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A Study on the Technical and Economic Feasibility for Arable Agriculture and Biofuel Production on Landfill Covers in Southern Ontario

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Title: A Study on the Technical and Economic Feasibility for Arable Agriculture and Biofuel Production on Landfill Covers in Southern Ontario
Author: Battiston, Lee Anthony
Department: School of Environmental Sciences
Program: Environmental Sciences
Advisor: McBride, Raymond
Abstract: There are over 3,700 active and decommissioned municipal solid waste (MSW) landfill sites located in Ontario (MOE, 1991). Under current legislation, these landfill sites must be rehabilitated to a defined end use when decommissioned. In Ontario, the primary prescribed end use of closed landfills is typically agriculture, and that end use can lead to food-consumer concerns, due to the perceived risk of potential contamination from legacy materials found in landfills. Converting these sites to produce biomass-energy crops instead of food crops could mitigate that concern and also help to avoid the current controversy with bioenergy-crop production on high-capability agricultural land. In this study, a 3.5-year field program with subsequent verification and analysis investigated and developed rehabilitation prescriptions using locally obtained topsoil and soil-forming materials (subsoil) to develop anthropogenic soil profiles on top of a sealed landfill cover (clay cap). These prescriptions provided crop productivity at least as good as, and generally better than, local agricultural soils. Mixed forages and biomass-specific crops (warm season grasses) were grown on these soils in replicated plot trials to evaluate the efficacy of a range of soil treatments. Following establishment of technical feasibility for site rehabilitation, economic modeling was conducted to determine the feasibility of using these anthropogenic soils for the production of forage crops, biofuel feedstock, and simple energy products at a scale consistent with typical landfill sites in Ontario. An economic model was developed to aid proponents in selecting appropriate rehabilitation methods and to assess potential bioenergy-crop outputs for their site. This study demonstrated that while it is technically feasible to rehabilitate these waste sites to produce agricultural crops and/or biofuel feedstock, the scale of typical landfill sites makes it very difficult to compete, from an economic perspective, with conventional energy sources. However, the diverted incoming materials, such as leaf and yard waste, compostable biosolids, and paper mill waste, can be used in the development of manufactured soil profiles for rehabilitation, significantly reducing rehabilitation costs and facilitating more cost-competitive production of agricultural and biomass feedstock crops.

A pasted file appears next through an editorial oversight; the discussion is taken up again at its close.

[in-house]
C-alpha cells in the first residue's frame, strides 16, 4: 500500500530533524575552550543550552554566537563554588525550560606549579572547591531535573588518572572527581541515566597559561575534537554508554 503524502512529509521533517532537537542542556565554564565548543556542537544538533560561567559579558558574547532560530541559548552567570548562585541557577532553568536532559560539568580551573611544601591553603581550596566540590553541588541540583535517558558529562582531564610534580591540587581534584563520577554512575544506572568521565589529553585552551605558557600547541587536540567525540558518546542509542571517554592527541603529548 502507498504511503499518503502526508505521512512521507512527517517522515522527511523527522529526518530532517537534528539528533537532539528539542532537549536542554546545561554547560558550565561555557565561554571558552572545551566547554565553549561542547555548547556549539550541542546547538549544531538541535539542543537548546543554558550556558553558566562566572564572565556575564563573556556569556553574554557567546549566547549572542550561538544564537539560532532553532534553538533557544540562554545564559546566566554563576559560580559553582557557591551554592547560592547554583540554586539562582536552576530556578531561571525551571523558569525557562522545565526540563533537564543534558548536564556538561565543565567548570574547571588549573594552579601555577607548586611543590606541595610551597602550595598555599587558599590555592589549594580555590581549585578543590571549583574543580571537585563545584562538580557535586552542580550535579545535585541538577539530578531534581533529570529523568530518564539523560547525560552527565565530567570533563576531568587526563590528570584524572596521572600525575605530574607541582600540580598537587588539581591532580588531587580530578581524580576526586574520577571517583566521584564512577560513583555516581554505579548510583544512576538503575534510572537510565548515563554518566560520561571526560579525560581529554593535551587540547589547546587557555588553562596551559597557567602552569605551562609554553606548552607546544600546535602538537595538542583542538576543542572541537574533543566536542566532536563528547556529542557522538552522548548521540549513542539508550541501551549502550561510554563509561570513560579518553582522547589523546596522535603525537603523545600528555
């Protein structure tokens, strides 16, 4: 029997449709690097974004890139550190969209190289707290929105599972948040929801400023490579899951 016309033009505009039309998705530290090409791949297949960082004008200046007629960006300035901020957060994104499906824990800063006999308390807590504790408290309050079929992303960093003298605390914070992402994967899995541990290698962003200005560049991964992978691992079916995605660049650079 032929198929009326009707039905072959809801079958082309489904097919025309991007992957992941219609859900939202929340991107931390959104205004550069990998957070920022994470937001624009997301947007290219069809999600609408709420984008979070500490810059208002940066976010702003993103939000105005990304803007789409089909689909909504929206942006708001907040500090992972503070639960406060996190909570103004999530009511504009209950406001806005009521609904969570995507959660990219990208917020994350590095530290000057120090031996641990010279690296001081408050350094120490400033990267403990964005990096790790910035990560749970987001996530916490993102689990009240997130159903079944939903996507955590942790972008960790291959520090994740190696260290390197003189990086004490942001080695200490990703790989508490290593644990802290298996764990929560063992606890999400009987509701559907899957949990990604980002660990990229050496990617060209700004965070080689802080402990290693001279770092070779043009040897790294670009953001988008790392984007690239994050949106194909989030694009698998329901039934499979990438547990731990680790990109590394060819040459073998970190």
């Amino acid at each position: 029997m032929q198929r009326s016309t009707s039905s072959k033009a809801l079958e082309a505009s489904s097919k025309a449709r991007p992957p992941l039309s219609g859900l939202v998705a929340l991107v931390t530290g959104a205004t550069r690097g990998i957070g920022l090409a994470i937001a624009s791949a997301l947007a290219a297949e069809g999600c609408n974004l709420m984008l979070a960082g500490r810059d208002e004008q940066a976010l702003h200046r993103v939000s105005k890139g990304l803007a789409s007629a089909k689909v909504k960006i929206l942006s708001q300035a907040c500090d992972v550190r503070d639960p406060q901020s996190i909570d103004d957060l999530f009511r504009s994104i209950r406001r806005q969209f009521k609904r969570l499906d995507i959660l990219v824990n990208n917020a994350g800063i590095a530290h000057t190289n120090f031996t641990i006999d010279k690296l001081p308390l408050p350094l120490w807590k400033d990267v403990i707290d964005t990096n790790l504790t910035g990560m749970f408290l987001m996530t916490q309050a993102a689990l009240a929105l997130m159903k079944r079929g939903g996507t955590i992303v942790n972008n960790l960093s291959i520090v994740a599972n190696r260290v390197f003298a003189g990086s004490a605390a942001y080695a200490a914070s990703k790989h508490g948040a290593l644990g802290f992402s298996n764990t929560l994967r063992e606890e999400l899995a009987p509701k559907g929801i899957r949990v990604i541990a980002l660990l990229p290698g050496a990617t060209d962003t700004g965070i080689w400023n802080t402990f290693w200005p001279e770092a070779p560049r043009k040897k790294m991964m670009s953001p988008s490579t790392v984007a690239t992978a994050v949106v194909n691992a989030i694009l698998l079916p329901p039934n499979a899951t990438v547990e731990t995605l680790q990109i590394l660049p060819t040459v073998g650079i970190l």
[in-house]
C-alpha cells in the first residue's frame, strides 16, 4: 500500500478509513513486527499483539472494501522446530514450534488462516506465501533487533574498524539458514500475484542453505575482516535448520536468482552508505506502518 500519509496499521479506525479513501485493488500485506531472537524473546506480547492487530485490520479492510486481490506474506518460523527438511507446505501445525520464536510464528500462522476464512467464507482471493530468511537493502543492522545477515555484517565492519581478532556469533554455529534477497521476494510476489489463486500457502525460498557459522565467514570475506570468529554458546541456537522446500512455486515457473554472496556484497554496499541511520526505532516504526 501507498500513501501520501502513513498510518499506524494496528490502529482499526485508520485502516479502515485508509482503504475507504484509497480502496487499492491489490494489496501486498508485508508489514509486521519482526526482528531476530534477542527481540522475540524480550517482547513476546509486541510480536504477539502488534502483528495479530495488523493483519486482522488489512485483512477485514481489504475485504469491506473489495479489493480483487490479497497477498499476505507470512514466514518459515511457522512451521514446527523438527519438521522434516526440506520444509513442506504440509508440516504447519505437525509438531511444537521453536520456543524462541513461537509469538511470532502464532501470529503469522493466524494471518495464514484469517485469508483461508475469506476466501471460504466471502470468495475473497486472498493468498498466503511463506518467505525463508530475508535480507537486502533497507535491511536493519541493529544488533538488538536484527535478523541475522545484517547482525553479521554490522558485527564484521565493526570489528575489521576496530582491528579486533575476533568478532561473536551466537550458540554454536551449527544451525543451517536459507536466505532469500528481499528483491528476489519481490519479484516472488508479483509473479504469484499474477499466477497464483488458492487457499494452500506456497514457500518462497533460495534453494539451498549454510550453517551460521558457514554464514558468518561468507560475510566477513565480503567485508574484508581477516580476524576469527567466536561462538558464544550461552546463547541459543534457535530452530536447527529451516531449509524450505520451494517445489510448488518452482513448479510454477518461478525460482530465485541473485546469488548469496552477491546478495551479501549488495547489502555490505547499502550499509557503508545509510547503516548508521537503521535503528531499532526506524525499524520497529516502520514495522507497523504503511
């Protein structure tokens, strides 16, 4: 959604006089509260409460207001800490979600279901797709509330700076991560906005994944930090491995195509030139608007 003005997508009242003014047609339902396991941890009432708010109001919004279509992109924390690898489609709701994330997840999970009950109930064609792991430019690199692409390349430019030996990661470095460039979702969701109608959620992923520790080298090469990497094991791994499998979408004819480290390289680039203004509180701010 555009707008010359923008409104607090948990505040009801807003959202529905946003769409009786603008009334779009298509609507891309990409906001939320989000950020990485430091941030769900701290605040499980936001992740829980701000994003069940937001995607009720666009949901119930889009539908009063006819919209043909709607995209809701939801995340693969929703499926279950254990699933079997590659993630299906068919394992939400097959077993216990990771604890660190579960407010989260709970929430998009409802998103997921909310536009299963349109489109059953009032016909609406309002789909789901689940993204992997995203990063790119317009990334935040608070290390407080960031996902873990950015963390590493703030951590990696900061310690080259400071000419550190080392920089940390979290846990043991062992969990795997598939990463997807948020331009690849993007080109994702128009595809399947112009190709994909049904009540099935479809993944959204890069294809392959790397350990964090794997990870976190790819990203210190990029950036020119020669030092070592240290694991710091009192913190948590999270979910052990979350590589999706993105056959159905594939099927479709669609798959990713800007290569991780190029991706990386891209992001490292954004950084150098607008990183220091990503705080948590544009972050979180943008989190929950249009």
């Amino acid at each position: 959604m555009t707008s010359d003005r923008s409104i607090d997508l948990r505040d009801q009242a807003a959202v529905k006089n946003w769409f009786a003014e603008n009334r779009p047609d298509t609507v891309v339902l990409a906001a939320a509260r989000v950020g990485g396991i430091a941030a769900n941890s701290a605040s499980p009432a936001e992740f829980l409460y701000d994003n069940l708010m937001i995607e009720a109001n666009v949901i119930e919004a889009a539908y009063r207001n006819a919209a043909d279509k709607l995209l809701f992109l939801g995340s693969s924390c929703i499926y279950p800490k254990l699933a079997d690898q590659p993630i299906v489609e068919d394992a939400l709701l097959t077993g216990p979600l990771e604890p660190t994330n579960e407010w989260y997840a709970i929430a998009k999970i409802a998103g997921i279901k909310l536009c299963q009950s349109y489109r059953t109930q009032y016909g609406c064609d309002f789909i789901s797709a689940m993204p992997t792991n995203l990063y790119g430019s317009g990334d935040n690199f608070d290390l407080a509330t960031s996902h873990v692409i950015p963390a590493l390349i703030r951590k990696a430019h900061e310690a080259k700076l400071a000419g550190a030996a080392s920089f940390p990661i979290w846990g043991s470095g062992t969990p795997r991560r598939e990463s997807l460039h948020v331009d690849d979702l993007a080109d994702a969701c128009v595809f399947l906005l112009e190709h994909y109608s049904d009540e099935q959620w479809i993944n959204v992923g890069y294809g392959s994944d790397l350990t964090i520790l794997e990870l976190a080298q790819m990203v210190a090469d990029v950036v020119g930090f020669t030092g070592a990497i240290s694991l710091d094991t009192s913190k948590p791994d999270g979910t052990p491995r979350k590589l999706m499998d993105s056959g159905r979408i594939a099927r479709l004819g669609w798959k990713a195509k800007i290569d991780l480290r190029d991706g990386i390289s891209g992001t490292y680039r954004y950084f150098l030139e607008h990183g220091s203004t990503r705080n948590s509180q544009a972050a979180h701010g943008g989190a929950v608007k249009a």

URI: http://hdl.handle.net/10214/5535
Date: 2013-01


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